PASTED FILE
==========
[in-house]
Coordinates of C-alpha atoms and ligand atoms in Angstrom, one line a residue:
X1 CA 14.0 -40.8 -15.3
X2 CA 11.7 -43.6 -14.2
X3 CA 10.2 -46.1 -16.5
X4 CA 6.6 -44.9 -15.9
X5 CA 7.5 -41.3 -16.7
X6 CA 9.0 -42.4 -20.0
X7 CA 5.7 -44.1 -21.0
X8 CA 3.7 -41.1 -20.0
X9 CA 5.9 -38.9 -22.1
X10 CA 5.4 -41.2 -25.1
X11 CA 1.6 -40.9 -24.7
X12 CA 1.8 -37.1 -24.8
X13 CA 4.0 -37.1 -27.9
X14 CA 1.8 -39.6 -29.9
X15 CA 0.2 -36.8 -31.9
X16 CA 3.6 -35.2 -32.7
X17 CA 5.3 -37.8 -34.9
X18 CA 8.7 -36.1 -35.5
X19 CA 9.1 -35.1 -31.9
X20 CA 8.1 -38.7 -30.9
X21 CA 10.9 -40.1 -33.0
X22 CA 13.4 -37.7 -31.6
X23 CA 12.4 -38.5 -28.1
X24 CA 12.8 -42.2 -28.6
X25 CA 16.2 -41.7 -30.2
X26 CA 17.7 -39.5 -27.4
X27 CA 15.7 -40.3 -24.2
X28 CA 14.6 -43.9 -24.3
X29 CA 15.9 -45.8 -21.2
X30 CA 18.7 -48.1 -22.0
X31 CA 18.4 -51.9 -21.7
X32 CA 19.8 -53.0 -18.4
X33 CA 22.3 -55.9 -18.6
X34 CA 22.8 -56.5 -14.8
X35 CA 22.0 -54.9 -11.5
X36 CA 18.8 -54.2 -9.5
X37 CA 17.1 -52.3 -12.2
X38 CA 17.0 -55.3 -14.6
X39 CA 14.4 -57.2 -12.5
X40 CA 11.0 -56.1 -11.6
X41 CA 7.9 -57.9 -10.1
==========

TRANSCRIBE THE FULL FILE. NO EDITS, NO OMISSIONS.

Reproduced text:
[in-house]
Coordinates of C-alpha atoms and ligand atoms in Angstrom, one line a residue:
X1 CA 14.0 -40.8 -15.3
X2 CA 11.7 -43.6 -14.2
X3 CA 10.2 -46.1 -16.5
X4 CA 6.6 -44.9 -15.9
X5 CA 7.5 -41.3 -16.7
X6 CA 9.0 -42.4 -20.0
X7 CA 5.7 -44.1 -21.0
X8 CA 3.7 -41.1 -20.0
X9 CA 5.9 -38.9 -22.1
X10 CA 5.4 -41.2 -25.1
X11 CA 1.6 -40.9 -24.7
X12 CA 1.8 -37.1 -24.8
X13 CA 4.0 -37.1 -27.9
X14 CA 1.8 -39.6 -29.9
X15 CA 0.2 -36.8 -31.9
X16 CA 3.6 -35.2 -32.7
X17 CA 5.3 -37.8 -34.9
X18 CA 8.7 -36.1 -35.5
X19 CA 9.1 -35.1 -31.9
X20 CA 8.1 -38.7 -30.9
X21 CA 10.9 -40.1 -33.0
X22 CA 13.4 -37.7 -31.6
X23 CA 12.4 -38.5 -28.1
X24 CA 12.8 -42.2 -28.6
X25 CA 16.2 -41.7 -30.2
X26 CA 17.7 -39.5 -27.4
X27 CA 15.7 -40.3 -24.2
X28 CA 14.6 -43.9 -24.3
X29 CA 15.9 -45.8 -21.2
X30 CA 18.7 -48.1 -22.0
X31 CA 18.4 -51.9 -21.7
X32 CA 19.8 -53.0 -18.4
X33 CA 22.3 -55.9 -18.6
X34 CA 22.8 -56.5 -14.8
X35 CA 22.0 -54.9 -11.5
X36 CA 18.8 -54.2 -9.5
X37 CA 17.1 -52.3 -12.2
X38 CA 17.0 -55.3 -14.6
X39 CA 14.4 -57.2 -12.5
X40 CA 11.0 -56.1 -11.6
X41 CA 7.9 -57.9 -10.1